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er wings; she seeketh diligently for their pod.

Although she cannot speak, her voice is ntelligible to their ears; and for their ben-fit she calleth unto them.

But who hath taught the bee, or the ant o labour? Who hath told them that winer's cold succeeds to summer's heat?

Who hath taught the young stork to be areful of its parent? or the hen to provide or her chickens?

Who hath taught the bear to love her whelps? or who hath instructed the horse o know his feeder?

It is God; it is he who feedeth the birds of he air, and decketh the fields with flowers. His goodness is over all his works; just and true are all his ways; and will he not each you, O, ye little children!

Yes, he hath promised that he will teach you; listen therefore to his commands, and, when you hear, obey.

Admonish a friend; it may be he hath not done it; and if he have, that he will lo it no more.

Admonish thy friend; it may be he hath not said it; and if he have, that he will say it no more.

Admonish a friend; for many times it is a slander: and believe not every tale. Watch over thy speech; for much good, or much evil, may be done by the words of thy mouth.

If then blow the spark it will burn; if thou *pit upou it, it will be quenched

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Behold the frozen regions of the north, where few green herbs appear; and where the sun is not seen for several months in the year.

Where ships cannot pass in the sea for islands of ice; and where the shores are bound fast by the frost; and the mountains, for ages, are covered with snow.

Even there is the habitation of men ; and many seem content with their place of abode. They cover themselves with the warm fir of the beasts; and rejoice in the bountiful gifts of heaven.

When the sun disappeareth, they trust the moon will give them light; and they behold the stars in their brightness.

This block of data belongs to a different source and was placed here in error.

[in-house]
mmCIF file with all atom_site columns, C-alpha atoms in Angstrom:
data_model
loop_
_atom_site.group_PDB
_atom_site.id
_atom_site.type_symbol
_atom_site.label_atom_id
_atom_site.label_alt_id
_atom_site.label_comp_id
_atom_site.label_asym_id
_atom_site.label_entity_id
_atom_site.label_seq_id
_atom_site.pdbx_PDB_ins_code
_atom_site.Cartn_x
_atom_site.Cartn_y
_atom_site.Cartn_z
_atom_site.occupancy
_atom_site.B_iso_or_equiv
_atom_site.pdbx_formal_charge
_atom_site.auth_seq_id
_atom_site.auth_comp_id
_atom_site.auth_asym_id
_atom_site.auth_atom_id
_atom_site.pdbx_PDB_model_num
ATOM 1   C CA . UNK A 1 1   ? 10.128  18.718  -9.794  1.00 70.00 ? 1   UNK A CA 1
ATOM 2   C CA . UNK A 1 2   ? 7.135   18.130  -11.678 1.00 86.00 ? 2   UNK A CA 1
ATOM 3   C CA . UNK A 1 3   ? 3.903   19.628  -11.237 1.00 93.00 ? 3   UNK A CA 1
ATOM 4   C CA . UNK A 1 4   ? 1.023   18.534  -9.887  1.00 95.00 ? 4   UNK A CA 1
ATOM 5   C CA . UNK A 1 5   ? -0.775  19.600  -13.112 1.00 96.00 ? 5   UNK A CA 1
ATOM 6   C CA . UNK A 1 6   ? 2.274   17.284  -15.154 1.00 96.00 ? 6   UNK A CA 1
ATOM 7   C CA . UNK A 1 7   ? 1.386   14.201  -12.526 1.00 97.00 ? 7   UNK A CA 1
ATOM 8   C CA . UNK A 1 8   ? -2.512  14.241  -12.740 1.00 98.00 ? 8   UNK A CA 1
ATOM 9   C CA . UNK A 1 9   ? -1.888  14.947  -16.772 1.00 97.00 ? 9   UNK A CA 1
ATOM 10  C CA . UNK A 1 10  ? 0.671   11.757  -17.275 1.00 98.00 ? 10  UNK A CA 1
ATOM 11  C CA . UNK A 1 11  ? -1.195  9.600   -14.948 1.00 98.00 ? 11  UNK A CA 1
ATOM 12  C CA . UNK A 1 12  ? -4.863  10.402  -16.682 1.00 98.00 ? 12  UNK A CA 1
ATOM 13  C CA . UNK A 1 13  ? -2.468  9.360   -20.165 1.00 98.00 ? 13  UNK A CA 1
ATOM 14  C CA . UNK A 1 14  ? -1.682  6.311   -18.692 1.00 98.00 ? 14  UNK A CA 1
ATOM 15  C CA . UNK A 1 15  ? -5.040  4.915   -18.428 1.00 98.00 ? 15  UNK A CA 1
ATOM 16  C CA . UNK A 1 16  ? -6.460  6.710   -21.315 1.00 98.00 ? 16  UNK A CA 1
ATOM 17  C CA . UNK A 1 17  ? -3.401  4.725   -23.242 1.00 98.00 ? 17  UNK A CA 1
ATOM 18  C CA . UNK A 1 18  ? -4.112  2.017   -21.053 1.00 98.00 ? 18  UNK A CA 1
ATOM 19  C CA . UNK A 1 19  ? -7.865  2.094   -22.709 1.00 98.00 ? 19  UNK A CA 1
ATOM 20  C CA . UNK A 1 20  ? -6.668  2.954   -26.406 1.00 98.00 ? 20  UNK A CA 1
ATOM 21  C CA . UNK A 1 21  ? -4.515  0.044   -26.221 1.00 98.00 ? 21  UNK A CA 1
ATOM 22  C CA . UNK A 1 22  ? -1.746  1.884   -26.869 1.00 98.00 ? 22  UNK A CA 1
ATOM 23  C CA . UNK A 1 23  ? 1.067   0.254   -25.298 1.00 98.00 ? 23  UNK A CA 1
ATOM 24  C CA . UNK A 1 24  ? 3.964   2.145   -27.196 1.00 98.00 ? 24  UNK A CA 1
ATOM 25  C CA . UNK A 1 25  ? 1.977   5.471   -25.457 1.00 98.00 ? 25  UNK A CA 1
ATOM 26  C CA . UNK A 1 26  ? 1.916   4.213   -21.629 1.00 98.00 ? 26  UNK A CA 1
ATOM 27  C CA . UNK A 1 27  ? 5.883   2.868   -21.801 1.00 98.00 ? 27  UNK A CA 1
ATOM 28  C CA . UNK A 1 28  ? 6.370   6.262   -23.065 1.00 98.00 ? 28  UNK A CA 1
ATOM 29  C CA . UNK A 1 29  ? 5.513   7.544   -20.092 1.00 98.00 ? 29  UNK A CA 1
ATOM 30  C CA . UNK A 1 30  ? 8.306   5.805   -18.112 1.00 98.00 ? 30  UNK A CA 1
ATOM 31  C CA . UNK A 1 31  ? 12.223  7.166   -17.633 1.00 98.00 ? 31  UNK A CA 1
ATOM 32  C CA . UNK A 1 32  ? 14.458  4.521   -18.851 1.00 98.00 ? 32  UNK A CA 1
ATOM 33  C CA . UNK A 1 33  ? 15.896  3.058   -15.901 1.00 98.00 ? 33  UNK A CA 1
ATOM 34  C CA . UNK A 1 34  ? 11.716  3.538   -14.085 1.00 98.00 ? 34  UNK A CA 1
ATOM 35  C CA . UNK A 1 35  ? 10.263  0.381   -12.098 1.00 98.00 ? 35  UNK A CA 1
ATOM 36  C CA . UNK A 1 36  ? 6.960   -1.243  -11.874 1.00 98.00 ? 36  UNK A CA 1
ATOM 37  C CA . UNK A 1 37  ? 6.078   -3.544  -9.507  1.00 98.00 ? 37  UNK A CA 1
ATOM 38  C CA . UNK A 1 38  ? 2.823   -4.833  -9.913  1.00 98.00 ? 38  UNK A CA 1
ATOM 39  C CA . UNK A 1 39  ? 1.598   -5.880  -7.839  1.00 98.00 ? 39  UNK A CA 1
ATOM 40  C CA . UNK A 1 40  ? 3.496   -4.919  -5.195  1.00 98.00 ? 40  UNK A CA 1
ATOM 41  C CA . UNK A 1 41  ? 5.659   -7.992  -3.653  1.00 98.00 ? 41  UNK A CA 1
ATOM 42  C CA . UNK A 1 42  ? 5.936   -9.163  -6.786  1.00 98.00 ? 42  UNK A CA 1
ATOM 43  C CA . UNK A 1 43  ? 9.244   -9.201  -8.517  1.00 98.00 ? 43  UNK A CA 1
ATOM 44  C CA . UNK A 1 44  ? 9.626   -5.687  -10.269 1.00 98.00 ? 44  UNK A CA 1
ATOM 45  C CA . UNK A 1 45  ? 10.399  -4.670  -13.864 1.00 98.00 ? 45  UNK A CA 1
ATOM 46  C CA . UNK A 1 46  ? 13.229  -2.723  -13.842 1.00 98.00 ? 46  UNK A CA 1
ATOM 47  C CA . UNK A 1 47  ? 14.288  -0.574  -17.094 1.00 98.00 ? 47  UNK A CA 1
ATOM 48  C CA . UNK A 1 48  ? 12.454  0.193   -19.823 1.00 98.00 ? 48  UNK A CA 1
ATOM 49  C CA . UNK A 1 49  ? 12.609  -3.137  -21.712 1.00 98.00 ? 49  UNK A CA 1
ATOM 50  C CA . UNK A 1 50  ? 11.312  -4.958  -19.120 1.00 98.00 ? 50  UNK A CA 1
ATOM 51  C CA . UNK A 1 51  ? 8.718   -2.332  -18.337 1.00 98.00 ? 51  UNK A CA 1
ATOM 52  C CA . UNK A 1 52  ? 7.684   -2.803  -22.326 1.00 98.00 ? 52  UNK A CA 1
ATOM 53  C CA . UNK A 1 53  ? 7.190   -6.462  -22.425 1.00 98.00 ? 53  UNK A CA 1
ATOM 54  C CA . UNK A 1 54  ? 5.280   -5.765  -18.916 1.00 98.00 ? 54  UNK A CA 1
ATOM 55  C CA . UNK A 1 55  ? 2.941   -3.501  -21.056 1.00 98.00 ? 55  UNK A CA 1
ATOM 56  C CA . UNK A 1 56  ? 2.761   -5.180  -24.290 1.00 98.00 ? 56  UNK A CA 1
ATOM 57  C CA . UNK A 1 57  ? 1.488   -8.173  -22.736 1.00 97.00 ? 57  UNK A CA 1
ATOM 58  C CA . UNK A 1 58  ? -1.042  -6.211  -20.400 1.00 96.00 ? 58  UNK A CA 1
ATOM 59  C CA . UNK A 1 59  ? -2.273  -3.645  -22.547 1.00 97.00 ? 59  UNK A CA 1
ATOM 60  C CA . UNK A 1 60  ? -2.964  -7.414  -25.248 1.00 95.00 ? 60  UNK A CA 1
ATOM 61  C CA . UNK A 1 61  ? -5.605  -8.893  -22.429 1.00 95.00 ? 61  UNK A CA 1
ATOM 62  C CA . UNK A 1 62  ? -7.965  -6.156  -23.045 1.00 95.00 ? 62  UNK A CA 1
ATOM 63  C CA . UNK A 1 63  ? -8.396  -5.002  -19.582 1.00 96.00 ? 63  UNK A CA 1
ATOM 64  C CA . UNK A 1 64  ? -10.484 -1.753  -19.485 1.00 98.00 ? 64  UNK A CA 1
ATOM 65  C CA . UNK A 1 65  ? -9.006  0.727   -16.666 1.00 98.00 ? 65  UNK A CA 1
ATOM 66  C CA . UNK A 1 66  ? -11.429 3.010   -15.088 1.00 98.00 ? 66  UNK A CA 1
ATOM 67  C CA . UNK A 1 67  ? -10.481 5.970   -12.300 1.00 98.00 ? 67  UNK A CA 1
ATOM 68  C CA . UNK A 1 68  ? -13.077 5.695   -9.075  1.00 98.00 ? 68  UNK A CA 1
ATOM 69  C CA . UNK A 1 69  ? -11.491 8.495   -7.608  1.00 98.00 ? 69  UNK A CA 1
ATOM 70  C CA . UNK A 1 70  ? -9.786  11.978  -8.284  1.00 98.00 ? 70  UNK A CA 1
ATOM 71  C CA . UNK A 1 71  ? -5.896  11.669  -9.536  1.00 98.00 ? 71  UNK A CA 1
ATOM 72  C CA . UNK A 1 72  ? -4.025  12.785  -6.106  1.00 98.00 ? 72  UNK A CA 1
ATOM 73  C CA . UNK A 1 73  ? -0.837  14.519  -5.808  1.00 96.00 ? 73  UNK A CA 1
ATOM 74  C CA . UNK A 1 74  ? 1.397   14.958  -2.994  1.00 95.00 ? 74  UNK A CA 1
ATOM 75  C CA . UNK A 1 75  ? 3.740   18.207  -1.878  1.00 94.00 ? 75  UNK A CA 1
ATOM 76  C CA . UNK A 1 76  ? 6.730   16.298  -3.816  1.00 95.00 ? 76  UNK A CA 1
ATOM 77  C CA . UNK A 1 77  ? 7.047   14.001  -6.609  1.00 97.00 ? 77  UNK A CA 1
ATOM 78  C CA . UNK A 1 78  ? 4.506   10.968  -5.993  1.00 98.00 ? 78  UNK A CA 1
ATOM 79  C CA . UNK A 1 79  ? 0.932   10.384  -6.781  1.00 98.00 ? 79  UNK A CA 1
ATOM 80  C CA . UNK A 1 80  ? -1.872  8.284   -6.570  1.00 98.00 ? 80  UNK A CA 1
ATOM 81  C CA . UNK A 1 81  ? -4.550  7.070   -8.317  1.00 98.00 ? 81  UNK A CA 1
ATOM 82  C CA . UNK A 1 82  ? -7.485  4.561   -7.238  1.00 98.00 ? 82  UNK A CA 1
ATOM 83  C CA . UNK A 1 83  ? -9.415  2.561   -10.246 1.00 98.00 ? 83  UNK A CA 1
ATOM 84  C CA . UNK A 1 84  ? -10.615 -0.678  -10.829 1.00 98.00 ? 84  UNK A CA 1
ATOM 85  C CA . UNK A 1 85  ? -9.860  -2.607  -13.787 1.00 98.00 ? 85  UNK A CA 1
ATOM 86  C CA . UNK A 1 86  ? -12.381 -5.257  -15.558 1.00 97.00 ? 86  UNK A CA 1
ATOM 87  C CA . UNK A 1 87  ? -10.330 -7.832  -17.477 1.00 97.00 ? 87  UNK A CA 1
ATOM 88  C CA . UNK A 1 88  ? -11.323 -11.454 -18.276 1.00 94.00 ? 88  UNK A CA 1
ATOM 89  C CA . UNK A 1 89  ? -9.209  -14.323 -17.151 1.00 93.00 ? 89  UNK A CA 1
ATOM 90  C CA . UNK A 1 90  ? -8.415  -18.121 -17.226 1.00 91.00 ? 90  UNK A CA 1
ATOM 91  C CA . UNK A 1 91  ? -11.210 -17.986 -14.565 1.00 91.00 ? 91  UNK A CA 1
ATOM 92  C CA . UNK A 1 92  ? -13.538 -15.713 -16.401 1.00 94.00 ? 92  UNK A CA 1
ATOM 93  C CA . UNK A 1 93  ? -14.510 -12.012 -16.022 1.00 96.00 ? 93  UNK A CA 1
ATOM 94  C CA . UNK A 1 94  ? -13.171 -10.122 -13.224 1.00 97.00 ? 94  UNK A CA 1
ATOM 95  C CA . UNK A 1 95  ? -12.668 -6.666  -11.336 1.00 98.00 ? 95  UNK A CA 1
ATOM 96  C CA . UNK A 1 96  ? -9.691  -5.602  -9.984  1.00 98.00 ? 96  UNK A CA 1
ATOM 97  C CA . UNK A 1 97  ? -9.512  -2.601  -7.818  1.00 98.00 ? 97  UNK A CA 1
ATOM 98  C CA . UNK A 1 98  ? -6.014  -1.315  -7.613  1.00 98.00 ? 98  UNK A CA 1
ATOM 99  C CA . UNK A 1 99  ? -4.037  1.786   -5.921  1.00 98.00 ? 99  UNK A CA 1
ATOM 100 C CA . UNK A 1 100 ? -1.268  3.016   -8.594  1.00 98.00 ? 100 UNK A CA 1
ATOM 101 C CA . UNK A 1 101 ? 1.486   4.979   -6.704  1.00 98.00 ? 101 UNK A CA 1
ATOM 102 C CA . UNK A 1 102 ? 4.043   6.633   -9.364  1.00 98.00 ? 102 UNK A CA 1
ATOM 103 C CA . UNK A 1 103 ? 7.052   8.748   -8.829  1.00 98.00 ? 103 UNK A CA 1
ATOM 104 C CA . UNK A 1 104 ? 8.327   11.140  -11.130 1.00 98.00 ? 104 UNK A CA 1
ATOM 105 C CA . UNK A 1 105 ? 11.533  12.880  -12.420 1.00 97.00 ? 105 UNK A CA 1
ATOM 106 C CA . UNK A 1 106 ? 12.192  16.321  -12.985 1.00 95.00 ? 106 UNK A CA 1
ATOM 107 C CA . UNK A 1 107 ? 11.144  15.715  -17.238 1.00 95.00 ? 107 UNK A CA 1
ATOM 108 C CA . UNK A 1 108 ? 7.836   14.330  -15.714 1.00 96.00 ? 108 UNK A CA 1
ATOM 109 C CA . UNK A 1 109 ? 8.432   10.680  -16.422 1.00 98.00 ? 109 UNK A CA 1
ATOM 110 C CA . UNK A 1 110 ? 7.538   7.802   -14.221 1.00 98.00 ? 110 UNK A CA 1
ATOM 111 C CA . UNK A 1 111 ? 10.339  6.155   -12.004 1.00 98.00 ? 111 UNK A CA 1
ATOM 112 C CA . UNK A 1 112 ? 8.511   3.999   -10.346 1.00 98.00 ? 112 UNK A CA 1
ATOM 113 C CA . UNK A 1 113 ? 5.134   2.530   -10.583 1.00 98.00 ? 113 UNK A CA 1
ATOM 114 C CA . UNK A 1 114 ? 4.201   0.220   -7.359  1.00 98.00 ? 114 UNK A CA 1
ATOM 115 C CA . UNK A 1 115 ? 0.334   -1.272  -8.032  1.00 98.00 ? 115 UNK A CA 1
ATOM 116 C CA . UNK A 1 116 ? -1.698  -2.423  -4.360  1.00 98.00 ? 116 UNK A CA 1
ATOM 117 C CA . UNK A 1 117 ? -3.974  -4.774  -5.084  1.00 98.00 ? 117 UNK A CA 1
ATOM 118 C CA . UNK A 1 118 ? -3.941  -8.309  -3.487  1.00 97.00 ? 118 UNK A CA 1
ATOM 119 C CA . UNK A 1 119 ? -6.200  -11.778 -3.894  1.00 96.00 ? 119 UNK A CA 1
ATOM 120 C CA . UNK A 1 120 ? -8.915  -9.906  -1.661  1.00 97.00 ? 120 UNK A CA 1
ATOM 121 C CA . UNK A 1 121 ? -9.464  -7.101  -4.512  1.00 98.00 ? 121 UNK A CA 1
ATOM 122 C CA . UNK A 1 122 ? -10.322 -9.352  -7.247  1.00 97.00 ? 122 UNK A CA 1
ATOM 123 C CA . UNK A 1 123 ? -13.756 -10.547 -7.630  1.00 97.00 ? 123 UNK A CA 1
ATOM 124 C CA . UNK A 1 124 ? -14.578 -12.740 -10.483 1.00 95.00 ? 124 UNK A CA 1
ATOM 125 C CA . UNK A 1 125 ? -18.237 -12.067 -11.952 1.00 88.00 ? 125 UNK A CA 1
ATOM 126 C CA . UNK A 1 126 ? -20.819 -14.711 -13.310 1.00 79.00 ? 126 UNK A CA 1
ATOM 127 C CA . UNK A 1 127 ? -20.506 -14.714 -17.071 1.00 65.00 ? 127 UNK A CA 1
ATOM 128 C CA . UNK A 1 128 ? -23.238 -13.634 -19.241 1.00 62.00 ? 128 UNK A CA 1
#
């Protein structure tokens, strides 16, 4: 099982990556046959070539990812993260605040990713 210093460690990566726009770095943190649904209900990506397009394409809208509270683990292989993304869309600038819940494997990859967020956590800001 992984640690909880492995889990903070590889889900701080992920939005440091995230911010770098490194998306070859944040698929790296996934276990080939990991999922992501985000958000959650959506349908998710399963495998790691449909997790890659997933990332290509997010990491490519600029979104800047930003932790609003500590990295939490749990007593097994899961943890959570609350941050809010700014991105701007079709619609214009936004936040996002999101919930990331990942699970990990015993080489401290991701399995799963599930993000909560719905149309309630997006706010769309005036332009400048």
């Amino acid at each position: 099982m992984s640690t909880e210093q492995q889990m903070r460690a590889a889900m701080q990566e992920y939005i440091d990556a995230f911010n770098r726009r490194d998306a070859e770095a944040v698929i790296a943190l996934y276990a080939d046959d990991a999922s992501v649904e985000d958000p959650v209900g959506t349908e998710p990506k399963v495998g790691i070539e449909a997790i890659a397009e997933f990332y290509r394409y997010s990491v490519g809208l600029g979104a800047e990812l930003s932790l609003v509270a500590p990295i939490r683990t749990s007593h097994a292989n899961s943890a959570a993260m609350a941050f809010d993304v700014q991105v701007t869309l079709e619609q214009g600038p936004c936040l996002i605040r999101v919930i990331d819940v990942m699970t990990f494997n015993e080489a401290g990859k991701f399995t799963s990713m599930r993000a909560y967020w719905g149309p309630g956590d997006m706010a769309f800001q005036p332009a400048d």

In the absence of the moon, the great

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con fed er a cy in sep er a bly in vet er a cy in vol un ta ry

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con sol a to ry
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northern lights, enliven the darkness of the wintry scene, and show them the glorious arch of heaven.

They catch the reindeer and train him for drawing the sledge; he travelleth with

out fear over the mountains.

His hoof spreadeth wide, so that his feet enter not into the frozen snow; it would be difficult to trace his steps.

He seeketh food where it is not seen; even beneath the snow he findeth moss which satisfieth his hunger.

The sun returneth at his appointed season; and shineth from the sowing of the corn till the reaping of the same.

Now let us consider the torrid zone; where the inhabitants feel powerfully the rays of the sun.

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af fa bíl ity con san guin i ty dis a bil i ty ec cen tric i gen e ros i ty gen e ral i ty in sin cer i ty in a bil i ty in sta bili ty in ac tiv i ty in va lid i ty lib er al i ty mag na nim i ty prob a bili ty vol un ta ri ly in expres si bly

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as tro log i cal as tro nom i cal cat e gor i cal chron o log i cal cat e cheti cal dem o crat i cal ec o nom i cal em ble mat i cal hypochon dri ack math e mat i cal met ro po li tan myth o logical phil o log i cal phil o sophical sys te mat i cal typ o graph i cal

How shall they endure the scorching heat? or how can the earth bring forth fruit? Some passing clouds assuage the excessive heat; refreshing gales descend from the lofty mountains; and at noon, fresh breezes arise from the ocean, which purify the air.

The ground yieldeth an abundant increase; and fruits and herbs, in constant succession, cover the face of the vallies.

There the terrors of the Lord are known; there, in the awfulness of his power, he maketh his greatness manifest.

The storms descend from the tops of the mountains, and the thunder is heard in dreadful peals.

The lightning blazeth through the air, and the rain descends in torrents.

The roaring of the wind is heard from afar ;

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pop u lár i ty
punct u al i ty
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an a lóg i cal

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al pha bet i cal ac a dem ic al ev an gelical in sig if i cant met a phys i cal par a dox i cal met a phori cal

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il le gal i ty im be cility in hu man i ty the trees are torn from the earth, and houses levelled to the ground.

The mountains smoke; the rocks are rent; the earth quaketh, and gapeth wide,

But in a little while, he who formed the heavens and the earth, causeth all to be still,

The whole face of nature smileth again, and his mercies are extended to men.

'The flowers send forth their fragrant sweets, and refresh the inhabitants of the land.

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ca pa bil ity
e las tic i ty
e lec tric i ty
e qua nim i ty
e qua bility
mu ta bil i ty

u na nim i ty

Have patience with a man in low estate, and delay not to show him mercy.

If a man show no mercy to his neighbour, how can he ask pardon of God?

There is nothing of so much worth, as a mind well instructed,

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